Transition-year students from four schools in Co Louth have been involved in a unique project with adults in the region to come up with prototypes for four mobile apps that aim to cross the inter-generational divide.
The SANDPiT project involved 40 transition-year students and nine adults aged in their in their 60s and 70s who worked together to co-design the apps.
The group showcased their innovations at Dundalk Institute of Technology (DKIT) on Friday.
The apps include an emotional well-being app, an inter-generational quiz app, a community security app, and a ‘Don’t Panic’ app to get help for the elderly quickly following a fall.
The project was run by Louth VEC and the Casala applied research centre at DKIT. Casala’s Dr Julie Doyle, who specialises in human computer interaction research, worked with the group during a series of workshops that were held over nine months.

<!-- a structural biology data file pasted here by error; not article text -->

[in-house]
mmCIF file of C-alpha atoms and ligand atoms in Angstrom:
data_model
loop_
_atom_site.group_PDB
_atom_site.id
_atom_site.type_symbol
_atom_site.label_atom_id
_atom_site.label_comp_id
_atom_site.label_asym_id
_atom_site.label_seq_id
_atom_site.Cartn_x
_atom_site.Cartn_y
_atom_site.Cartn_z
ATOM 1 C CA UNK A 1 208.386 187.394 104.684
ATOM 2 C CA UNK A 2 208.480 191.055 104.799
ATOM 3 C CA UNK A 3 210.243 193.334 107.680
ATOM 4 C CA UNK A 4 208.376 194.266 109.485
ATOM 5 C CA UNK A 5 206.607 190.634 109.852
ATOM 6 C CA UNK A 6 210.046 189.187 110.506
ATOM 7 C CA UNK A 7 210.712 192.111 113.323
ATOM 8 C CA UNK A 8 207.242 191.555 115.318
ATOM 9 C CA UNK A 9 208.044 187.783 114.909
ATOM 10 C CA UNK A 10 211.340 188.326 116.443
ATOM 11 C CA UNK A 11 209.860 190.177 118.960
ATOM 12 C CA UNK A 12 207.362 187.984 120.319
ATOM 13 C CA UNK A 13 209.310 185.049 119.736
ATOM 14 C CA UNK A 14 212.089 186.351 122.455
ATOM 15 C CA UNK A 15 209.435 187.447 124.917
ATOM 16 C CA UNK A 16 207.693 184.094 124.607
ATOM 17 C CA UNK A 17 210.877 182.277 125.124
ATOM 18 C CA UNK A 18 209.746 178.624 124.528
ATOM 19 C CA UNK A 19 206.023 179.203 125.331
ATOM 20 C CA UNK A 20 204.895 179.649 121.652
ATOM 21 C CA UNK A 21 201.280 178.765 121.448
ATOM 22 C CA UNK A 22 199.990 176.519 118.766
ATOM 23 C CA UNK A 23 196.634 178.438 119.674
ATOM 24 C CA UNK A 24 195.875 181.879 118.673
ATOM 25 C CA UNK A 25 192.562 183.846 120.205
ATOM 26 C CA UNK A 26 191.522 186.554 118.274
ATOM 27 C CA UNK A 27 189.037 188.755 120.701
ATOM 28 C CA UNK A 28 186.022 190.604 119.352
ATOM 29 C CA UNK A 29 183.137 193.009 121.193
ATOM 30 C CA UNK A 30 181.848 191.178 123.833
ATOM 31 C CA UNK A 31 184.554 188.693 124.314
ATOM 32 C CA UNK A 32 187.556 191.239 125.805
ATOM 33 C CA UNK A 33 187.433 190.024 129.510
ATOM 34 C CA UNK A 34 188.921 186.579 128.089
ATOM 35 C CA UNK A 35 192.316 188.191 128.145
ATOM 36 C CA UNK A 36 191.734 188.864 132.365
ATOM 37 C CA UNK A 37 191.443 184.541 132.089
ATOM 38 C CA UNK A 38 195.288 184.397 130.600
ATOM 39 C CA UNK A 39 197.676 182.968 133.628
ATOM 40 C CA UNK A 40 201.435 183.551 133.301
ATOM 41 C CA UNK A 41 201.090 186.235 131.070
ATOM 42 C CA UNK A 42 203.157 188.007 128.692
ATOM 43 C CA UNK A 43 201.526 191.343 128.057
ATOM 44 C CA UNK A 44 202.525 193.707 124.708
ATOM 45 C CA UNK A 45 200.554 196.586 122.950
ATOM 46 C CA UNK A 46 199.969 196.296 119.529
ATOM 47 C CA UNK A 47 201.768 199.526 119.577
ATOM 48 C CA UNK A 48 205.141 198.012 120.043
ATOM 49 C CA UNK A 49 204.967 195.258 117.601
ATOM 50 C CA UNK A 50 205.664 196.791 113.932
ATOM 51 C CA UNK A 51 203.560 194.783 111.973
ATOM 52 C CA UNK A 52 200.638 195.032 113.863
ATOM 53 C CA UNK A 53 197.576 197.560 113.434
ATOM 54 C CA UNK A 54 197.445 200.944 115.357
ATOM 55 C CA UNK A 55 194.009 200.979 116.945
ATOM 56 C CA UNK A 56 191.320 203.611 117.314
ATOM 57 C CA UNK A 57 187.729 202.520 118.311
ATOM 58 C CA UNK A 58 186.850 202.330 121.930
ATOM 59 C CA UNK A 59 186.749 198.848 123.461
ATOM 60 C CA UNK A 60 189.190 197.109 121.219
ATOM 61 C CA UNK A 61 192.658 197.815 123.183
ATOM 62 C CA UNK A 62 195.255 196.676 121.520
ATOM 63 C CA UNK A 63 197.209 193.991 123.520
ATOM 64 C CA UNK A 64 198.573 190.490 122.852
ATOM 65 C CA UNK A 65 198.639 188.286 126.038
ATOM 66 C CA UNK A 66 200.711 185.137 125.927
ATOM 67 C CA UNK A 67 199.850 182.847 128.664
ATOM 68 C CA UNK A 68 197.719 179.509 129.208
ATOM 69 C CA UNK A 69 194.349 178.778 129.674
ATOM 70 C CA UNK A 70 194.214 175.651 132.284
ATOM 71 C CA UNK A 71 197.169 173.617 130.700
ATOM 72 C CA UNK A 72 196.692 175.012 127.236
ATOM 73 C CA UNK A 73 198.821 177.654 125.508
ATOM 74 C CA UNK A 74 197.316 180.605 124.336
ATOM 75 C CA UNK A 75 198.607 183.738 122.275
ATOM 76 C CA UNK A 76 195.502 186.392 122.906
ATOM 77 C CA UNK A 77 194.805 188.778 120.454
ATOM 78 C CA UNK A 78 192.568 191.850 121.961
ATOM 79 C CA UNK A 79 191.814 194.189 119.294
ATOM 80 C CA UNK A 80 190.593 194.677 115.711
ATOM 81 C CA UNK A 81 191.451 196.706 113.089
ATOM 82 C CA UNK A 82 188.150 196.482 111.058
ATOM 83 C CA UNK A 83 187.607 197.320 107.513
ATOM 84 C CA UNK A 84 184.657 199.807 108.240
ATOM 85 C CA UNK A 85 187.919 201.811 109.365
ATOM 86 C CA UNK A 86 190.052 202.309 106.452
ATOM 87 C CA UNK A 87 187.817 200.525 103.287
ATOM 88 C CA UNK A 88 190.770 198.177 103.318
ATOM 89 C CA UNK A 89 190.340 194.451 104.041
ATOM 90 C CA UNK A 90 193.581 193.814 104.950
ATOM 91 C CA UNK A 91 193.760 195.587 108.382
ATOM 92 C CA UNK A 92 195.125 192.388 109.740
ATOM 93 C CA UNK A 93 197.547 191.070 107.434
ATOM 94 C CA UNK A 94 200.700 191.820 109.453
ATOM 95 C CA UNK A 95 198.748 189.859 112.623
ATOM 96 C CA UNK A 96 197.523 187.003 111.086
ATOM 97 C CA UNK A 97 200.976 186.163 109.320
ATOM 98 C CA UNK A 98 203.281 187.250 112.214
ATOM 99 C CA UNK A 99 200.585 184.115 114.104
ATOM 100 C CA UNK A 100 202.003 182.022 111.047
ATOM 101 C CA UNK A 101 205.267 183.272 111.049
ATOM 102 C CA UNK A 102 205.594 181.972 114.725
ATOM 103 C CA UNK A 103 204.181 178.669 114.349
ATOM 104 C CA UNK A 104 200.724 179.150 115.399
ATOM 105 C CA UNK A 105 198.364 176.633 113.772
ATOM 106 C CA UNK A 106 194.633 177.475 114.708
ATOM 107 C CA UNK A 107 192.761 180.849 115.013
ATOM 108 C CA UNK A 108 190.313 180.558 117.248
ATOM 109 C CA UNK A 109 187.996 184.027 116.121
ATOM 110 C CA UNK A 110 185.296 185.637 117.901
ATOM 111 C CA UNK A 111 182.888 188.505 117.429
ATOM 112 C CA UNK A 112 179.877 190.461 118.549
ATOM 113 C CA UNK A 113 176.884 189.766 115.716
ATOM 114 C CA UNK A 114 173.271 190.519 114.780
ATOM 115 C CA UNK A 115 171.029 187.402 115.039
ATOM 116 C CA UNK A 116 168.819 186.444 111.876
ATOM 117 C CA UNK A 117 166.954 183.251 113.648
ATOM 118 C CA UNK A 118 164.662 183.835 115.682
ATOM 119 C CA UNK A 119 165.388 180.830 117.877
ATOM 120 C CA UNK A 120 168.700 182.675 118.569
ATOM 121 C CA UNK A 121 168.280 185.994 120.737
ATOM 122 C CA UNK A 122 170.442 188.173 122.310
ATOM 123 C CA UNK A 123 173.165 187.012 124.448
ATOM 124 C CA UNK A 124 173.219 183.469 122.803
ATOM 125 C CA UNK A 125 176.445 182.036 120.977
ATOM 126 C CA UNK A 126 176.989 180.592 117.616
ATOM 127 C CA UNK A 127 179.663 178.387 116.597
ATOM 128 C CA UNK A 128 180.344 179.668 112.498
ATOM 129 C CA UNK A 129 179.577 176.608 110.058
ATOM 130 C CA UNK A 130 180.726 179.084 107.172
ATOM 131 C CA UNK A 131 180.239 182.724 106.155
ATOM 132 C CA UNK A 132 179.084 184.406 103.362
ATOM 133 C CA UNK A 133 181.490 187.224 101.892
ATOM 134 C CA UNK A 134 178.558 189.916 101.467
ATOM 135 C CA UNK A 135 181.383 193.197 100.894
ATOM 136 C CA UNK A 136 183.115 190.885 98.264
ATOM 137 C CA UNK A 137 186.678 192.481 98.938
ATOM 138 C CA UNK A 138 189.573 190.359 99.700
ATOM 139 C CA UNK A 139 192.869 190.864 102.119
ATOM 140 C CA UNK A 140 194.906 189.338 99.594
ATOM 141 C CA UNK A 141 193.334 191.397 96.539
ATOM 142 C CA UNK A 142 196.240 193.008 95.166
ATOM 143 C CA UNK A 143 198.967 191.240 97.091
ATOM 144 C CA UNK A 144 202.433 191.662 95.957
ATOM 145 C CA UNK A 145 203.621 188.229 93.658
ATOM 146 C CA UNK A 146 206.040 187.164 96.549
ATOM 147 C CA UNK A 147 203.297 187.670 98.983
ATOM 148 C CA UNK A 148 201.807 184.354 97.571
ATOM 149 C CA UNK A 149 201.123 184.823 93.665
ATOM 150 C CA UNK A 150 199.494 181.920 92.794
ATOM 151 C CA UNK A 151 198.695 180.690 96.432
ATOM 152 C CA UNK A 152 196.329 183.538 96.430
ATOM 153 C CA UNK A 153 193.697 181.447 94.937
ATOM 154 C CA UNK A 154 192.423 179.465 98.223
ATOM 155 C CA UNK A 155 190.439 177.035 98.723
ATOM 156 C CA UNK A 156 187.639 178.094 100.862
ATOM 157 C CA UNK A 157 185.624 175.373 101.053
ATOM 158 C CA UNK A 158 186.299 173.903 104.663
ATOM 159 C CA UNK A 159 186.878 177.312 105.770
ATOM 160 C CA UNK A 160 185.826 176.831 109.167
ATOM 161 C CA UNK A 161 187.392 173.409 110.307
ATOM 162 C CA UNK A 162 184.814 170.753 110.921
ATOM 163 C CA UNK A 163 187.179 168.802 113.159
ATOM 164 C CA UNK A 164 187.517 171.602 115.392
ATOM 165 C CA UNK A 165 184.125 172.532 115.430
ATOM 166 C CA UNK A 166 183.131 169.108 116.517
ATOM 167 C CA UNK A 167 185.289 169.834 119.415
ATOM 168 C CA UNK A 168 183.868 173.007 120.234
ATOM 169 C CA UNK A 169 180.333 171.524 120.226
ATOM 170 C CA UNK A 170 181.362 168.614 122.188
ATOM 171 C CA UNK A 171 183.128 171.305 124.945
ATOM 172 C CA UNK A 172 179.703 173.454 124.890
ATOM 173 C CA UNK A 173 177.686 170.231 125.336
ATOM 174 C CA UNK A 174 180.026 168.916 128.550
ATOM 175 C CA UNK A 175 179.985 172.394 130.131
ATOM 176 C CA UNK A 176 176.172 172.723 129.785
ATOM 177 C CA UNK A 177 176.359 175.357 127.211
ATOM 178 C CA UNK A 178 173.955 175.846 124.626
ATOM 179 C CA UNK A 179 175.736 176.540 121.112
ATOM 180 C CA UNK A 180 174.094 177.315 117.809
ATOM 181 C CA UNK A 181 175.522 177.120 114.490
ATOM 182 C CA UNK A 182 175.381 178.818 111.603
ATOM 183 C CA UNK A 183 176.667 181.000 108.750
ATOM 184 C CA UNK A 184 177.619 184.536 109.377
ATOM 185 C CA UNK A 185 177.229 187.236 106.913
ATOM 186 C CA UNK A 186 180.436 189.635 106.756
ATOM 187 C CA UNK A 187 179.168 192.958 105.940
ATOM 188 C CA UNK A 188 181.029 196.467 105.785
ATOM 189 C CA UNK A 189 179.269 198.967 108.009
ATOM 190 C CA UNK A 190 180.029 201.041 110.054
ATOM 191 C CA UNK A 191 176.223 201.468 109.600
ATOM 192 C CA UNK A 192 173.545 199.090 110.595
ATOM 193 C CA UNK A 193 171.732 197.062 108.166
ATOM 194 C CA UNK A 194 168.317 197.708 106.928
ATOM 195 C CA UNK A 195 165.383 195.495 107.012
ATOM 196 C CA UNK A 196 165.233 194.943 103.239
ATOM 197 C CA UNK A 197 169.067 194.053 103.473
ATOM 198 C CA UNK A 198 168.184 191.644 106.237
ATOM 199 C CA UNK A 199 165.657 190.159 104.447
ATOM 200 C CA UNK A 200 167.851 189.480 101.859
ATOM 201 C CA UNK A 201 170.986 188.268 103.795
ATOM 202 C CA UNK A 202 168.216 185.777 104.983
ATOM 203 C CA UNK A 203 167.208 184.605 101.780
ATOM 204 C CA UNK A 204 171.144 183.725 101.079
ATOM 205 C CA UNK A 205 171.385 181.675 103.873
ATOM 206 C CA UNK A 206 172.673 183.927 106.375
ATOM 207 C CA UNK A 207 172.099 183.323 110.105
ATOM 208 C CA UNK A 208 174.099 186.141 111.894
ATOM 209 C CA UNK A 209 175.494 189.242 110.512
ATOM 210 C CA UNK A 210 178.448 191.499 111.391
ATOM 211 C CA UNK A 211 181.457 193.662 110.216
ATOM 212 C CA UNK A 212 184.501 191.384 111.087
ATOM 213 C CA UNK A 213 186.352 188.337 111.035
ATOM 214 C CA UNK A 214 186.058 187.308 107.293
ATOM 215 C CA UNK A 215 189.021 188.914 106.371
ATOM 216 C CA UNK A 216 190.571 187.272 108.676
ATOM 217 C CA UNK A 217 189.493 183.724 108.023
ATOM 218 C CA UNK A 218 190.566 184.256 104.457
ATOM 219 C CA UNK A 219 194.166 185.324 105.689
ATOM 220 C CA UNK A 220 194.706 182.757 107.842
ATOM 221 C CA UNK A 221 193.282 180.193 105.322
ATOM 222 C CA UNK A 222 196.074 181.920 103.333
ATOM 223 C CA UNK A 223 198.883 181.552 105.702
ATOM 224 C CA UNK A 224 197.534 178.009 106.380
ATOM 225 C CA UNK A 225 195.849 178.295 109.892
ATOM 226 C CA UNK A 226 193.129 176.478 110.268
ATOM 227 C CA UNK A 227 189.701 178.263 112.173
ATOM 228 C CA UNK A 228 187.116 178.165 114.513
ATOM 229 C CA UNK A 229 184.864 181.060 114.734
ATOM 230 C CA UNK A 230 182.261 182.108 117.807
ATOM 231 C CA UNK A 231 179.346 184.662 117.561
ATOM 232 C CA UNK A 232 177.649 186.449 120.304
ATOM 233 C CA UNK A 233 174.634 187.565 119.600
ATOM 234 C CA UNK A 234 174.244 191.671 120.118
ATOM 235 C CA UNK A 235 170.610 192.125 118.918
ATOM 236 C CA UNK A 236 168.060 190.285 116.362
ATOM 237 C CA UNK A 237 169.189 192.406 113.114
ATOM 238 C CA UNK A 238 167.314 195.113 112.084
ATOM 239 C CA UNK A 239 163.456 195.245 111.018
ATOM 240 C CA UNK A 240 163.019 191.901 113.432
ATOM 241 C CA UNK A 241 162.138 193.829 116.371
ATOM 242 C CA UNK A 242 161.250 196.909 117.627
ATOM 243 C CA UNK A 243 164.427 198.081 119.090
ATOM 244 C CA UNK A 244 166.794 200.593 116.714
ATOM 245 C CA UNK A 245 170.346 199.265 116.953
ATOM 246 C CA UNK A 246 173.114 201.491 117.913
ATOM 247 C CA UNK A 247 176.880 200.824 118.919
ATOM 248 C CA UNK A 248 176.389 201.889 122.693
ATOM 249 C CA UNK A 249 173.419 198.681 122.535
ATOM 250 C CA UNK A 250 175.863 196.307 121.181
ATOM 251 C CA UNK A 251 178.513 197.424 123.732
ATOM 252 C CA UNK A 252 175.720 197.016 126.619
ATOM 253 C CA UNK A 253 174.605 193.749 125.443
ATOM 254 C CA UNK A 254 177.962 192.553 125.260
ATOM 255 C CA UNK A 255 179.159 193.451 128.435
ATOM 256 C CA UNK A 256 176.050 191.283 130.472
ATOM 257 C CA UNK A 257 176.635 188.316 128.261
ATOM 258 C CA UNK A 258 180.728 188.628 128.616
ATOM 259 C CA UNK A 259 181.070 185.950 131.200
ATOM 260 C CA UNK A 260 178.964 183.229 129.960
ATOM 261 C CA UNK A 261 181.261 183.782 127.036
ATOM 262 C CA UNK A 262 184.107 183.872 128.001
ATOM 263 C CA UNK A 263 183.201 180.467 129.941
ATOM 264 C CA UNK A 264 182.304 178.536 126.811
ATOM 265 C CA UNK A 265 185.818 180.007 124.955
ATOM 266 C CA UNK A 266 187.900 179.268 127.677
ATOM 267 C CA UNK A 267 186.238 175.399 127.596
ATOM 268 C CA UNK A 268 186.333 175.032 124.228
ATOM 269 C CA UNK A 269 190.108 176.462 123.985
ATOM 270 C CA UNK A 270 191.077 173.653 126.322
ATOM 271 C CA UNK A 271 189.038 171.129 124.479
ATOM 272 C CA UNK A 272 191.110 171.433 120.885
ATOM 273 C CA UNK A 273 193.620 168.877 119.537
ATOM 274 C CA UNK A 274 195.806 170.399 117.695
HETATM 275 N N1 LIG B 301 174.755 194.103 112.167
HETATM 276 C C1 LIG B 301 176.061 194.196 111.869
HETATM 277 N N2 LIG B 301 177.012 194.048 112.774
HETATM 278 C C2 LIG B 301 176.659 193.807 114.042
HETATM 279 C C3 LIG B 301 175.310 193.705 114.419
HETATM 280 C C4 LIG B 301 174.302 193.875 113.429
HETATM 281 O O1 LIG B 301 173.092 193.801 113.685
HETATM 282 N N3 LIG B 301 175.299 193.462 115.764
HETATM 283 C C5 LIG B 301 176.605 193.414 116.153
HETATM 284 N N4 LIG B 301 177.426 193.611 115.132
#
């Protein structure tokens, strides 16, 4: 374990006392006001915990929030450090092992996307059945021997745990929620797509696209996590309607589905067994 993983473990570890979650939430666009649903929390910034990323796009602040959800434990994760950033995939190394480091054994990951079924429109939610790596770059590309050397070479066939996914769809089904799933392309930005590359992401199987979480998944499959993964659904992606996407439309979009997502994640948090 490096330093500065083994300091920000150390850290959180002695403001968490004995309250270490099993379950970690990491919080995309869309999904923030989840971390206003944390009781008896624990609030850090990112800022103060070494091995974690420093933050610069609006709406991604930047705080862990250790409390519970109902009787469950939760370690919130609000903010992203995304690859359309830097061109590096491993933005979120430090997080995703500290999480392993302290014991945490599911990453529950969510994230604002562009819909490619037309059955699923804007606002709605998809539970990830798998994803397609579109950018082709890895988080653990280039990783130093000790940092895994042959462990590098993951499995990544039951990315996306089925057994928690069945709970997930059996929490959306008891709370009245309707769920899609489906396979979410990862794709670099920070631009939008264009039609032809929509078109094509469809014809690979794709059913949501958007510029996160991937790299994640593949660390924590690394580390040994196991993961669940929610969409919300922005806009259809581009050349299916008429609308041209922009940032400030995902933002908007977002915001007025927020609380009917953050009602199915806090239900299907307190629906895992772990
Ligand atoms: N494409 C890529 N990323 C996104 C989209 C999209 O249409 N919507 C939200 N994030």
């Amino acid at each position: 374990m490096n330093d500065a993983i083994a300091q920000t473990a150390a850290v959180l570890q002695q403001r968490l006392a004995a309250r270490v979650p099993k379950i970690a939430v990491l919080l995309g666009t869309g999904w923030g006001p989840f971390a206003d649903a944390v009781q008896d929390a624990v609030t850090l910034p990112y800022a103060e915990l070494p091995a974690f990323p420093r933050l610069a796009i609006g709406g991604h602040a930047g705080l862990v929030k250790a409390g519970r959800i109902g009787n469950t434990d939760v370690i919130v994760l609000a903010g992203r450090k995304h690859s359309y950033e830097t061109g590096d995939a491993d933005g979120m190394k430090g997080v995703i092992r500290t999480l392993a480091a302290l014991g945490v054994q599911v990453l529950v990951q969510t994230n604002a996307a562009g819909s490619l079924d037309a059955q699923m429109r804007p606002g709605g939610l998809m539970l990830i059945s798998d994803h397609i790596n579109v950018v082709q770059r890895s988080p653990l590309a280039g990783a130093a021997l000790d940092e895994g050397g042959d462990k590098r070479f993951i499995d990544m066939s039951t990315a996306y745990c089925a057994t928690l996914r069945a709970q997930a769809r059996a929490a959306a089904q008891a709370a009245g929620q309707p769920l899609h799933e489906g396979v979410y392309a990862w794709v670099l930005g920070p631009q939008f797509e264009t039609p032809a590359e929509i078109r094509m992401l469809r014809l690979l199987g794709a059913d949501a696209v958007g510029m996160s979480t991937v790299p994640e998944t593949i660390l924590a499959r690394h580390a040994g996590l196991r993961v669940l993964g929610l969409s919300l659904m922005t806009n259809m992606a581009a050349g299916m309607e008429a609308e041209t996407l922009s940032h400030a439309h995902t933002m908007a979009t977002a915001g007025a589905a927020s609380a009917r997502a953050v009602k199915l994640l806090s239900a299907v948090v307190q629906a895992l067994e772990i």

The Louth students hail from Scoil Uí Mhuirí in Dunleer; St Oliver’s Community College in Drogheda; O’Fiach College in Dundalk; and Bush Post Primary School in Cooley. They worked with the adults to develop the apps to prototype stage.
“We mixed up the generations on the teams and it was wonderful to see how they interacted,” said Doyle.
She said that when older people are using apps, aspects such as contrast, colour and text size need particular attention.
“Our plan is to have the more relevant projects developed into fully fledged apps and a number of DKIT students will be working on this during the summer,” added Doyle.
The project has also been shortlisted for an EU GoAct award for best practice in inter-generational learning.